To achieve this awareness, the team responsible for the change and the Sponsor will need to communicate a lot, often repeating simple messages about the change. This is the start of the championing role for the Sponsor.
To assess if this first stage is underway, the Sponsor needs to decide if there is any ‘buzz’ about the change. Are people asking the Sponsor questions about the intended impact, the expected benefits, the scope or timing of the change? How many people are asking these questions? Is there involvement from across the community that is affected or just pockets of interest?
Awareness has to generate enough energy to take the change into the next stage. If there is an air of passivity, if the Sponsor gets the sense that those impacted think the change can safely be ignored, or have decided it is not important right now, then more needs to be done.
Stage 2 – Perception
Positive perception of the change is needed if people are to become involved in making it a reality. Everyone must find their own motivation for making the change a success, and this will not happen if they do not agree with the change. If they think it is harmful, that it doesn’t lead to an improvement in their current situation then they will sit on the side-lines (at best) or actively campaign against it (at worst).
Again, the Sponsor has to become sufficiently close to the situation to assess the level of support for the change and take responsibility for creating interest and excitement where none exists.
Stage 3 – Participation
When people support the change, they will be willing to get involved in creating it. The stage of participation is crucial, because until there is sufficient goodwill for the change, there will be too few people trying to make it a reality. There can never be a guaranteed level of sufficient participation, but experience tells us there has to be a significant majority in favour of making things happen before the change becomes an unstoppable force. Professor John Kotter suggested at least 75% of managers need to be on-board with new ways of working, and whilst I have never counted the exact number, I know that the more people who are looking towards a new destination, the easier it is to set a new course towards it.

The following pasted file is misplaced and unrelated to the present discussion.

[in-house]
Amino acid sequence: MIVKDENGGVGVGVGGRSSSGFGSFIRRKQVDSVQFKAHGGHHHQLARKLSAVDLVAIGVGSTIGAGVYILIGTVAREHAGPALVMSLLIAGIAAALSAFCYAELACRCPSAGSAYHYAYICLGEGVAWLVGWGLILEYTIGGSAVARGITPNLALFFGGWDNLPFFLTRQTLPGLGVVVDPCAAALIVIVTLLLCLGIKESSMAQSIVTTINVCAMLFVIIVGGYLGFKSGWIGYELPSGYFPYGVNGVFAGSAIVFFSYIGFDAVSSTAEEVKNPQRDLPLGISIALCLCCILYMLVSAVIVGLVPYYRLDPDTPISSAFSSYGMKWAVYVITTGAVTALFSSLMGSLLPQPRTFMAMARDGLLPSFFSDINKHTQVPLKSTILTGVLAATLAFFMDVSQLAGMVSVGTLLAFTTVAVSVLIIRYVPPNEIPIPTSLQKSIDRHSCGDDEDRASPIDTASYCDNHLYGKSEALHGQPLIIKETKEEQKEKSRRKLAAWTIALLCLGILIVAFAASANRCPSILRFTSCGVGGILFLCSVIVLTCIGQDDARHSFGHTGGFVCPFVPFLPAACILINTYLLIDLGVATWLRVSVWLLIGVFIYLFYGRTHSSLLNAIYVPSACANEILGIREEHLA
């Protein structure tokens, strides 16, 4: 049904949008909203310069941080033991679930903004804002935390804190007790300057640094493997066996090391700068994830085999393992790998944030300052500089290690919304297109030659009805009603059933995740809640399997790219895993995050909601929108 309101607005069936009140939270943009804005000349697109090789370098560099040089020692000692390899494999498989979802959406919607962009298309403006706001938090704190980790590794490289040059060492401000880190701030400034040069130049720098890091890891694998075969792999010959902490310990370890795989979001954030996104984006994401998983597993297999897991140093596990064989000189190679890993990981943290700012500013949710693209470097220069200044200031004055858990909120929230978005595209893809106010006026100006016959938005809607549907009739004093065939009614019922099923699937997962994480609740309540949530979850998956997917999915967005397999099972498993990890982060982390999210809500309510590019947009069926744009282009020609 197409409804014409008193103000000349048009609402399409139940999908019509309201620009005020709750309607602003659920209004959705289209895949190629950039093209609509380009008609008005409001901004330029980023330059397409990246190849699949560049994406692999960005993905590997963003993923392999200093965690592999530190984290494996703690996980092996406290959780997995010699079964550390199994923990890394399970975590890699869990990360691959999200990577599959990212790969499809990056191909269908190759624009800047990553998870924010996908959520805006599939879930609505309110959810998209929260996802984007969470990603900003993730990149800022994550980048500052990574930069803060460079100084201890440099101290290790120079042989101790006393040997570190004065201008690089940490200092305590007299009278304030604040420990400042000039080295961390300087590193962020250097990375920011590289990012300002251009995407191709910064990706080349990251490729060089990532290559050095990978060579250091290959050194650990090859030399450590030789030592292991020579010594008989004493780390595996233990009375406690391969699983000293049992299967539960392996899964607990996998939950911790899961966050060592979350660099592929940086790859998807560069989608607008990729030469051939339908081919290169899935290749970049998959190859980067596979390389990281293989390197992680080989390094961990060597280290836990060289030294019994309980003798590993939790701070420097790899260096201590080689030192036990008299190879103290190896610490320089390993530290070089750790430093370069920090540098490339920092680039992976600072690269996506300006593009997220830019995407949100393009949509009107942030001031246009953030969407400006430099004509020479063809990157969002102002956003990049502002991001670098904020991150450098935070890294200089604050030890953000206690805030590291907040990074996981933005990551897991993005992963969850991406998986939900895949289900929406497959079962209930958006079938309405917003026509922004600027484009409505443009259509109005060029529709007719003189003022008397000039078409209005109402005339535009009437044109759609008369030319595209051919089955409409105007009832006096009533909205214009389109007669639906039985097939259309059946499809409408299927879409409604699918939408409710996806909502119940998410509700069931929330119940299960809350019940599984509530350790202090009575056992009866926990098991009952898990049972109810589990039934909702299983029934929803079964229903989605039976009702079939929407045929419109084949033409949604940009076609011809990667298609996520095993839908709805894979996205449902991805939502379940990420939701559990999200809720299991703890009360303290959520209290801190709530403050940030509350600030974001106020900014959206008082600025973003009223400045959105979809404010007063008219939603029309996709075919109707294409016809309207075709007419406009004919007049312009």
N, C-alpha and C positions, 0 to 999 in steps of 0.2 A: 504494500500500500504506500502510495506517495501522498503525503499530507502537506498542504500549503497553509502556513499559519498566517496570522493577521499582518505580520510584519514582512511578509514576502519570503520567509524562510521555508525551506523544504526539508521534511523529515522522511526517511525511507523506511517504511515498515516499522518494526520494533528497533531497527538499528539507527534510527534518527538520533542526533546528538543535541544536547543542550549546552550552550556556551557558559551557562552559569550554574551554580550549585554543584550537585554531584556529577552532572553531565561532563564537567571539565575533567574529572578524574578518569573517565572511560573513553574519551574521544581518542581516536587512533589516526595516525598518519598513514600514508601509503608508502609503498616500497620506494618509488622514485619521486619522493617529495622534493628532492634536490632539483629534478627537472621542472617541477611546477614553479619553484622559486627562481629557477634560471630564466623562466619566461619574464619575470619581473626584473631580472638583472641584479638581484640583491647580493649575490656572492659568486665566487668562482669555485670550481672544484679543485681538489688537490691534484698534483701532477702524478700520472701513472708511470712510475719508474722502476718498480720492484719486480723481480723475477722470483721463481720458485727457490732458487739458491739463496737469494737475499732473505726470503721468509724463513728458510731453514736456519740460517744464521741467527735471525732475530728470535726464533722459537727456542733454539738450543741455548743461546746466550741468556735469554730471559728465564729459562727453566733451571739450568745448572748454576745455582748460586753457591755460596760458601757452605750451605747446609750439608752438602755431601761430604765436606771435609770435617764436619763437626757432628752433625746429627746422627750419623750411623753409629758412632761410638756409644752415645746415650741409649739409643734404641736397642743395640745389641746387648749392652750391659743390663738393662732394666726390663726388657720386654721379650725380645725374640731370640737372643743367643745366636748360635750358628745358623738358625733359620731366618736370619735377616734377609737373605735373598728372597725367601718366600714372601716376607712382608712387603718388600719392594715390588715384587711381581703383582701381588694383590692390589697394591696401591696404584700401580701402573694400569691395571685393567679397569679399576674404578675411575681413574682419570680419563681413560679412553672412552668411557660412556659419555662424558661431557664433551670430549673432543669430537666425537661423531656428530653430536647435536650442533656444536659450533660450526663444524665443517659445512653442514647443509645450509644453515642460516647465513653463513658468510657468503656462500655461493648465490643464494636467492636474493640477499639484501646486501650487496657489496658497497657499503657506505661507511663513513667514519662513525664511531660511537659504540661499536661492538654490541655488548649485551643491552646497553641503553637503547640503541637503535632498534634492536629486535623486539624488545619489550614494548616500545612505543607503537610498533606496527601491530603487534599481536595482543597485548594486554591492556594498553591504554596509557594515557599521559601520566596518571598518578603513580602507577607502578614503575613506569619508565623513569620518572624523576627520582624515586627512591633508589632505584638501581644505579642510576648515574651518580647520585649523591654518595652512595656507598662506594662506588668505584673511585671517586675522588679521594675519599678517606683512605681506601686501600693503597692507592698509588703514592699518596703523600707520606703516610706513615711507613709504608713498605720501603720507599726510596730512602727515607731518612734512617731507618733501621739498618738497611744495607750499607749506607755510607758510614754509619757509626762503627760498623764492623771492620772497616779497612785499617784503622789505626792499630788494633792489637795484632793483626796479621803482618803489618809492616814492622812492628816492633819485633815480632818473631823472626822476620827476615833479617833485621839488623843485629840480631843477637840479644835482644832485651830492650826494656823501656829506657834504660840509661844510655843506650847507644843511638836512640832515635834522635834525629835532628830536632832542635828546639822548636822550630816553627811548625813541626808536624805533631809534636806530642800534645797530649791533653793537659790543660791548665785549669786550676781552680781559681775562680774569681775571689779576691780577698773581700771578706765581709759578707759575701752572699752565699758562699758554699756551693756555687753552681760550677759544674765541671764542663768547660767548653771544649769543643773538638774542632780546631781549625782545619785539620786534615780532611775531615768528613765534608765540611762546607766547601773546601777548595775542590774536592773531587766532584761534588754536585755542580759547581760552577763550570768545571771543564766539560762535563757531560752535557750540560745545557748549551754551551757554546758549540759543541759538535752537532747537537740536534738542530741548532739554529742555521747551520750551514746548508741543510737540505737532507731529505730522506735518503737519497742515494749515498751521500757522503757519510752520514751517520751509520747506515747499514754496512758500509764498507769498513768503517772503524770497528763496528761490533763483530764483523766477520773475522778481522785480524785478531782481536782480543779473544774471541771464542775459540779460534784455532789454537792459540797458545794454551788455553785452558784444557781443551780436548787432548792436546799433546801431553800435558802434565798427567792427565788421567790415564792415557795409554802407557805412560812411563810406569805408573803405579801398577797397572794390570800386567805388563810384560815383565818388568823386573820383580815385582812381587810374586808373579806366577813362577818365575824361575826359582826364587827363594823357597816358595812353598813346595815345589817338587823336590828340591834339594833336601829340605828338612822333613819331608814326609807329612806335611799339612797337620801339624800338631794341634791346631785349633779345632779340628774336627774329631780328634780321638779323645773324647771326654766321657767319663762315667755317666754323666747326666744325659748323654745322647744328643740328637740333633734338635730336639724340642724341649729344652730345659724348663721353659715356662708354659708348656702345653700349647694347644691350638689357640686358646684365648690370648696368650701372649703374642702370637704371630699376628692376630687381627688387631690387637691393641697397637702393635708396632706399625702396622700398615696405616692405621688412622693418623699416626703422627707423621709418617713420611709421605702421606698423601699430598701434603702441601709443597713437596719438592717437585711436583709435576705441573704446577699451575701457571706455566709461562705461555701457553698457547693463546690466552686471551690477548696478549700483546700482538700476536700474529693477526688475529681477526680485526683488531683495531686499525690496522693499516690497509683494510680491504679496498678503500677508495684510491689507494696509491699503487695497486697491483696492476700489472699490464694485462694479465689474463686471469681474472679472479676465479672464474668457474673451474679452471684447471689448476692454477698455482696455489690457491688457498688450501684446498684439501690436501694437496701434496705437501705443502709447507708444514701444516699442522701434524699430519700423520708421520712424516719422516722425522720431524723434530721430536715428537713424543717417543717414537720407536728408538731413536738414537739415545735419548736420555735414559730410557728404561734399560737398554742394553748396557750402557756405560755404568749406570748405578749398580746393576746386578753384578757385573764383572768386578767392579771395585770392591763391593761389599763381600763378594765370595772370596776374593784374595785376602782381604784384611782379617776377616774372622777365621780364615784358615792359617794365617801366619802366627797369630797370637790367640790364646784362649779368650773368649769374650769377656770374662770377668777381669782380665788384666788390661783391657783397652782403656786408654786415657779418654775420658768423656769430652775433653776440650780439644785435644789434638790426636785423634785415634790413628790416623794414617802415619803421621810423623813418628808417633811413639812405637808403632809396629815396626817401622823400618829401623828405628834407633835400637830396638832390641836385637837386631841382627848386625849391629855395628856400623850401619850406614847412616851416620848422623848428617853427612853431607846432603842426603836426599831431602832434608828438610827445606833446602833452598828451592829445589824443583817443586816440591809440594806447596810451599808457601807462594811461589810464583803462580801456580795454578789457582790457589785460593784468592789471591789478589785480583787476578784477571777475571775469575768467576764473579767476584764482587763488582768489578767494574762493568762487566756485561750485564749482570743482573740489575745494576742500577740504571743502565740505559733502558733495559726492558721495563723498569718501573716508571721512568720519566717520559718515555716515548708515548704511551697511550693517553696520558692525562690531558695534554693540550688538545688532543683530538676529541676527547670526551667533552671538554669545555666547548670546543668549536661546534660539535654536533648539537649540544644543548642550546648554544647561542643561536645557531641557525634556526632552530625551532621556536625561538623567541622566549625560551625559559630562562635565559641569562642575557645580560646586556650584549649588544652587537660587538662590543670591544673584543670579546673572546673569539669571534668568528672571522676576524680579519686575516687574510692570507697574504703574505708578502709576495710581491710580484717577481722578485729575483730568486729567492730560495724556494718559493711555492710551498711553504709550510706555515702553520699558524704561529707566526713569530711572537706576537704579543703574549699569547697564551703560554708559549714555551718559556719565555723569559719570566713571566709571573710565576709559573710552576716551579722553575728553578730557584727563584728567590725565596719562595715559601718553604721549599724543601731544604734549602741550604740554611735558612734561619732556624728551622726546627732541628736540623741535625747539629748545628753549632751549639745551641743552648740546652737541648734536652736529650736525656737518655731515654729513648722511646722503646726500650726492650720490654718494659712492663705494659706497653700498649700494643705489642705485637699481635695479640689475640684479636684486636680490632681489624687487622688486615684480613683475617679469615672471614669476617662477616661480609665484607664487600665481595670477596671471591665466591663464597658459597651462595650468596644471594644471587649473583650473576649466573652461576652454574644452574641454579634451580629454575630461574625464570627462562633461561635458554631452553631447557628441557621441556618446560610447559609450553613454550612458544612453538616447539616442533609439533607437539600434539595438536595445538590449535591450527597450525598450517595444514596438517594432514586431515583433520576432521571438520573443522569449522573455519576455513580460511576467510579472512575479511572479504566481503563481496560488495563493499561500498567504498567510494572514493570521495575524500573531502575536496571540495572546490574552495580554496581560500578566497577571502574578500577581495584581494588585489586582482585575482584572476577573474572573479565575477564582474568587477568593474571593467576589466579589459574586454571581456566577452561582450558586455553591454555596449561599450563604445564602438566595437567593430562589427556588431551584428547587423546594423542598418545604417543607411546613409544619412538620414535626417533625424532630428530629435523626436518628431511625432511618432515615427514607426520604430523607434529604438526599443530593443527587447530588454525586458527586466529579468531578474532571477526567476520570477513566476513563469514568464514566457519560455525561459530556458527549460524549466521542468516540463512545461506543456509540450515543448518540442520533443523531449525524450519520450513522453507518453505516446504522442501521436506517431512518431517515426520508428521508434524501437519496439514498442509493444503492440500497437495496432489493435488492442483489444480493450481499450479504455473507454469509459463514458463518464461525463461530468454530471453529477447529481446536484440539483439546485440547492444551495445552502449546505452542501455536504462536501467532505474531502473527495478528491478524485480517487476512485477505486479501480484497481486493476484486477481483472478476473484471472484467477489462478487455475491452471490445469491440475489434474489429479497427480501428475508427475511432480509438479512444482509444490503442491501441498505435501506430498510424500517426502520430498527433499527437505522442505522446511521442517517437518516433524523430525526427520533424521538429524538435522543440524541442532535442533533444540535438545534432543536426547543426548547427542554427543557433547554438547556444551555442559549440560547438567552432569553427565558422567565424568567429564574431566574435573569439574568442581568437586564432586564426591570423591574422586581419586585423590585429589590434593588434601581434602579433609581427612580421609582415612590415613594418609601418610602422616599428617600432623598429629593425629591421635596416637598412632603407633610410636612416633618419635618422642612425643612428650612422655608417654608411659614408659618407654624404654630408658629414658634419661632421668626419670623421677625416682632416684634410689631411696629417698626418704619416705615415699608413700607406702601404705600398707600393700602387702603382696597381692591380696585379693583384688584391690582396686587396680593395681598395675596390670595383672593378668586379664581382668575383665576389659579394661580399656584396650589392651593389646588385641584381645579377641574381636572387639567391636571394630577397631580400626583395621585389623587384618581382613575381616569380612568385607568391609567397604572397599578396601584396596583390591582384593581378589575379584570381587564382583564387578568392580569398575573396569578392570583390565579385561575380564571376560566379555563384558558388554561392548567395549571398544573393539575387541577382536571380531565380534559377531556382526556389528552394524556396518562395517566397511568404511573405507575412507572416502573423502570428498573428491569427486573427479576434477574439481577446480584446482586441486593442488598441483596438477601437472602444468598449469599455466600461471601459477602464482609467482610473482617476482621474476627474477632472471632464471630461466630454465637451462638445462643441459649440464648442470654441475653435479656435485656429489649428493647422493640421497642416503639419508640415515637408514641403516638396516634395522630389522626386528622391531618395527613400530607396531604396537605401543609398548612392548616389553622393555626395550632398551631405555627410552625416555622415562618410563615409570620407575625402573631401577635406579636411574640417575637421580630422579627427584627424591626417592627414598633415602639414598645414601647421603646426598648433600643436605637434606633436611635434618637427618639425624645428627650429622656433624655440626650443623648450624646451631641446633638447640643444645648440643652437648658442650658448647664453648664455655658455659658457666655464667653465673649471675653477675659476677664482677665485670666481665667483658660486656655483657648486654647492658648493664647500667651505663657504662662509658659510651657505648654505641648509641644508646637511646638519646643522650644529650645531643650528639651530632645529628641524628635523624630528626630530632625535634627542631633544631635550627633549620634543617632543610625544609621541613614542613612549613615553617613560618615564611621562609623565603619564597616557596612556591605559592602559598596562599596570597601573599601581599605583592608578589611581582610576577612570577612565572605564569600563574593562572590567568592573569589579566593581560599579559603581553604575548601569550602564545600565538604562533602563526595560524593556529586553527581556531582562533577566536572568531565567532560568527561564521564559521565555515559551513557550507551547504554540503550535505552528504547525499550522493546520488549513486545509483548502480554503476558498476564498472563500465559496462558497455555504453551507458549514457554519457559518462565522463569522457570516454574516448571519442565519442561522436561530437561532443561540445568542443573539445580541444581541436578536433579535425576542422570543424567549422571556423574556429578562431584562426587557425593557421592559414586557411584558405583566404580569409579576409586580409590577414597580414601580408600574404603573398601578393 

Sponsors at this point need to ask questions about what people are finding out about the new ways of working, and really engage with the answers. Any scope that is immovable at this point means that there is no opportunity for those participating to shape the change. This means there is no motivation to pursue ideas and the change falls flat as people withdraw their goodwill. Effective sponsors continue to articulate the goals of the change but are willing to let those who are most directly affected establish all of the details so that the change is workable and practical.
Stage 4 – Adoption
This is the point at which the change is morphing into established practice. Sponsors need to alter their questions so that their attention is turned towards results rather than the level of involvement. These questions encourage people to realise how far they have moved from their old ways of working and to identify how the new approach is a better fit for customers.
In this environment of continuous change it is also important for Sponsors to ask for more suggestions of change, to generate an atmosphere where everyone is looking for the next improvement and the next big idea. By asking ‘what else can we improve?’ the Sponsor keeps alive the culture of involvement and participation that has achieved this change.
Using my extensive knowledge of the psychology of change and neuroscience for organisational transformation I help you design the communications that reassure staff and maintain their motivation and productivity during the transition to the new entity.
I provide advice and guidance for the executives leading the acquisition, in the acquired and acquiring organisations, using business readiness assessments to keep them appraised of the issues and suggesting solutions to overcome resistance to the change.
I work with those directly impacted to create new structures, new ways of working and a revised culture to reflect the ambitions of the merged entity.